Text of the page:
It is to be appreciated that the term “INTERNET” is well known in the art as designating a specific global international computer network that operates according to the TCP-IP protocol. A portion of the INTERNET receives or has in the past received funding from various United States governmental agencies including ARPA, NSF, NASA, and DOE. INTERNET communications protocols are promulgated by the Internet Engineering Task Force, according to standards that are currently set forth in RFC 1602.
 Telecommunications system 10 includes a plurality of user or signal origination sites 12, 14 and 16, with each site being depicted in reference to a PC capable of generating and transmitting e-mail messages, wherein each site 12, 14 and 16 corresponds to a specific telecommunications address. A user may utilize one site or a plurality of sites. A single city or local service area may have millions of these signal origination sites. Each site 12, 14 and 16 corresponds to a telecommunication address that belongs to an individual, business, and other entity having need to avail themselves of telecommunications services.
 It is to be understood that preferably each origination site 12, 14 and 16 feeds its signal (addressed to a subscriber identified at a selected service provider) to an internet service provider 18 (ISP), which in turn preferably feeds the signal to a local router node 20 that directs the local signal to a relay system, e.g., the INTERNET cloud 22, which transmits the signal to a router 24 through a series of relays. The signal eventually arrives at an internet service provider 26 through router 24.
 As can be seen in FIG. 1, a plurality of destination sites 28, 30, 32, 38, 40 and 42 are shown connected to internet service providers 26 and 36 with each site being depicted in reference to a PC capable of generating and transmitting e-mail messages, wherein each site corresponds to a specific telecommunications address. It is of course to be appreciated that telecommunications system 10 includes a plurality of routers (e.g., routers 24 and 34 with each internet service provider being connected to a plurality of user sites (e.g., PC's 38, 40 and 42).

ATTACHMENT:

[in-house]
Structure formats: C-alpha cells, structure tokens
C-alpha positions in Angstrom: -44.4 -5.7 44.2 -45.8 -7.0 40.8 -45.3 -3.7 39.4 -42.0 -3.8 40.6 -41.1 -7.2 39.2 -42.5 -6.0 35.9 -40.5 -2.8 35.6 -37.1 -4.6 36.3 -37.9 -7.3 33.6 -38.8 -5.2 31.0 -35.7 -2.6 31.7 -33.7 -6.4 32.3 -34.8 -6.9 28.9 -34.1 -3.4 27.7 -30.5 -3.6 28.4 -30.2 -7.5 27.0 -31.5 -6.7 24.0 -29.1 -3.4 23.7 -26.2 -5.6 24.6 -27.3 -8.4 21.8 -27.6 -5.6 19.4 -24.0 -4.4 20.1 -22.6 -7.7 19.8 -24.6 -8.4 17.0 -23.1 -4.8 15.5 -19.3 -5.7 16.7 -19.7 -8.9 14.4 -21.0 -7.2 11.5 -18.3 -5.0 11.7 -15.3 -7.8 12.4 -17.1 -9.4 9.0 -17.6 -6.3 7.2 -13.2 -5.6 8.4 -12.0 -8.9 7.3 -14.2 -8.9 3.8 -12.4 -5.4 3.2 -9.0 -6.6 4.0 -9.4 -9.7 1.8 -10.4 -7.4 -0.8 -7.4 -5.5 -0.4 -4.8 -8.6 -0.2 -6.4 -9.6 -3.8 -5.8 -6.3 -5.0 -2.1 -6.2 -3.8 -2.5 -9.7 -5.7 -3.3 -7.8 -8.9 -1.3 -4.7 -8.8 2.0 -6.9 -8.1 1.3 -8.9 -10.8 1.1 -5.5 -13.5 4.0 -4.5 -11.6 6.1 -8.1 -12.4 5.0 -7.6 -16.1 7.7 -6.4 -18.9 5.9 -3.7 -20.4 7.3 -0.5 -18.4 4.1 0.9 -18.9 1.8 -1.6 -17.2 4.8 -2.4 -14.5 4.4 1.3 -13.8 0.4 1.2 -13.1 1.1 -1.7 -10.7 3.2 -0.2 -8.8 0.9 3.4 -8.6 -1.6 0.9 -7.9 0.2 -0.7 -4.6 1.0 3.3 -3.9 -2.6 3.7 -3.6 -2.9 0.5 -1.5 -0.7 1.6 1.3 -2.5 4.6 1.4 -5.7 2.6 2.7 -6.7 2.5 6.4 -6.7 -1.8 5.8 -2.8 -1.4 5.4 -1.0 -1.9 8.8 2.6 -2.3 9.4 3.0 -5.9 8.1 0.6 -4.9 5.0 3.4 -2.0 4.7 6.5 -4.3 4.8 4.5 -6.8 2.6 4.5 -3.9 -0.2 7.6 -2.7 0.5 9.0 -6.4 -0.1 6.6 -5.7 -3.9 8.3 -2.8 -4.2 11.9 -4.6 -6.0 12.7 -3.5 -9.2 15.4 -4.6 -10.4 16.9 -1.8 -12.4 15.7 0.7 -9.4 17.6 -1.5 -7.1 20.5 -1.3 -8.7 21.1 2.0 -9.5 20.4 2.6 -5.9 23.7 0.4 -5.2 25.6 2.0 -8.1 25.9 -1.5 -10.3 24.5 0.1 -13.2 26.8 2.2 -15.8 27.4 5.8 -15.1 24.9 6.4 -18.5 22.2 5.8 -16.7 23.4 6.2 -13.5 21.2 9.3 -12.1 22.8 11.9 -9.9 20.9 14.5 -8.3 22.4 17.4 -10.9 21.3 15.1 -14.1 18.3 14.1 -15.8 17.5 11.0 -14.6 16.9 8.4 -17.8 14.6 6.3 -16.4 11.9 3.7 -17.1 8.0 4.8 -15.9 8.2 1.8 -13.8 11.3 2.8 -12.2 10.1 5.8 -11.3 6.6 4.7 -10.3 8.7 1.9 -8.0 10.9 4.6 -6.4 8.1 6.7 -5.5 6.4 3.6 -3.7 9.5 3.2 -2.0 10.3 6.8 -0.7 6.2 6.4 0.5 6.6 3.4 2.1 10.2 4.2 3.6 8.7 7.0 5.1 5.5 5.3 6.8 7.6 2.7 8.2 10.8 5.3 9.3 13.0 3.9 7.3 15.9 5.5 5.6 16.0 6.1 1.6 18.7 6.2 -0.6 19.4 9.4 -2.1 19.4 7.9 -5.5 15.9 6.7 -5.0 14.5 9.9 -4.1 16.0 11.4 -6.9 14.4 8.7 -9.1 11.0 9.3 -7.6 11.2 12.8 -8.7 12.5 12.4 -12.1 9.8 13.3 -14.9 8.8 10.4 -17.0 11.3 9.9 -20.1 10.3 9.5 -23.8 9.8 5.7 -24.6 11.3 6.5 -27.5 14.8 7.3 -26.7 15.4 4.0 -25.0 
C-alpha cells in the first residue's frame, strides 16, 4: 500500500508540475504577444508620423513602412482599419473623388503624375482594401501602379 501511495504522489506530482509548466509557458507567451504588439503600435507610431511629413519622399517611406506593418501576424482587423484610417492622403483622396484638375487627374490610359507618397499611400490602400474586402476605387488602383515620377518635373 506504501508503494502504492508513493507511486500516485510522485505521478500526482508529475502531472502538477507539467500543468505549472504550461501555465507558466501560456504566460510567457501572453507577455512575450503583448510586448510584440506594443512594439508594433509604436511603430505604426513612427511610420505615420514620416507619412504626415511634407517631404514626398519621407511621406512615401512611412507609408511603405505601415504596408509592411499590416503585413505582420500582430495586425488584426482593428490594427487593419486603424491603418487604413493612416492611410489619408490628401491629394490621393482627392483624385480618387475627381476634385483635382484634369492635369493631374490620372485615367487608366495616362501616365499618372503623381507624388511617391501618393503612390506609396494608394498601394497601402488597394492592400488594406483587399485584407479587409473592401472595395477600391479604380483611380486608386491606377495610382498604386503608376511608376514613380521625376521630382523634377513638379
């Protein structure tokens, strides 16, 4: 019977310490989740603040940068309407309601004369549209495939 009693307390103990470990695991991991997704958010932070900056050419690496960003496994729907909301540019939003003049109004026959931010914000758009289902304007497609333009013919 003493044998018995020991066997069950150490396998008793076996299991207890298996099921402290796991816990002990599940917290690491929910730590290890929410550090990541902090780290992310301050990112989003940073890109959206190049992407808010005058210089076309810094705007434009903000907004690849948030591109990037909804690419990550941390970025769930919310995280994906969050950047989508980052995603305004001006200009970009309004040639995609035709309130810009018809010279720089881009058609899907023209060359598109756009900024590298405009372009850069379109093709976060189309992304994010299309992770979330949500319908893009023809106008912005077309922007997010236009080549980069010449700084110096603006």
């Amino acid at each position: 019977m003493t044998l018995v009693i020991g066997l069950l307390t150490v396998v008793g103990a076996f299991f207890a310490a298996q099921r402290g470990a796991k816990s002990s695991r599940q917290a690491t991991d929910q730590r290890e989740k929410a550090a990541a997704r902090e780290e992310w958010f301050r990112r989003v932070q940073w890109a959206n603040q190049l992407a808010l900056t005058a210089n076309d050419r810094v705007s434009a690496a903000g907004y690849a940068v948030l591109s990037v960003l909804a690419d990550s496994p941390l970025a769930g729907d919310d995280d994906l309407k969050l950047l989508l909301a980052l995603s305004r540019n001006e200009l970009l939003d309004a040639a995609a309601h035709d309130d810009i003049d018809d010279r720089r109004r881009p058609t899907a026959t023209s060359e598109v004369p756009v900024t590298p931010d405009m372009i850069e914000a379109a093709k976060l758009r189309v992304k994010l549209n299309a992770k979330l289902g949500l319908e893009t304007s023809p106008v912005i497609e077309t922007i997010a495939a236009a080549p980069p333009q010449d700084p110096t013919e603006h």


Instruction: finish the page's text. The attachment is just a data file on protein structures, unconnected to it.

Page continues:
In accordance with the present invention, telecommunications system 10 additional includes a messaging forwarding system 44, which as will be further discussed below, enables e-mail messages to be automatically forwarded to a forwarding address, which forwarding address is associated with a currently undeliverable e-mail address. Messaging forwarding system 44 preferably includes a PC 46 connected to an internet service provider 48, which PC 46 is provided with a unique e-mail address (firstname.lastname@example.org) and software programmed to perform the below described steps necessary to operate the present invention e-mail forwarding system 44. Internet service provider 48 is preferably connected to INTERNET 22 via router 50.
 As shown in FIG. 4, system 44 includes a software program that includes a lookup table 50, which is programmable by users to provide an e-mail forwarding address 52 associated with pre-programmed defunct (undeliverable) e-mail address[es] 54. It is to be appreciated that users of the present invention e-mail forwarding system 44 may access and program the look-up table 50 of system 44 through any conventional known means, including via the internet 22 in which a user at PC site 28 accesses the look-up table 50 in system 44, via the internet 22, via routers 24 and 50, and internet service providers 26 and 48. Look-up table 50 may include a plurality of defunct subscriber addresses (54+N), with each defunct address being associated with one or more forwarding addresses (52+M).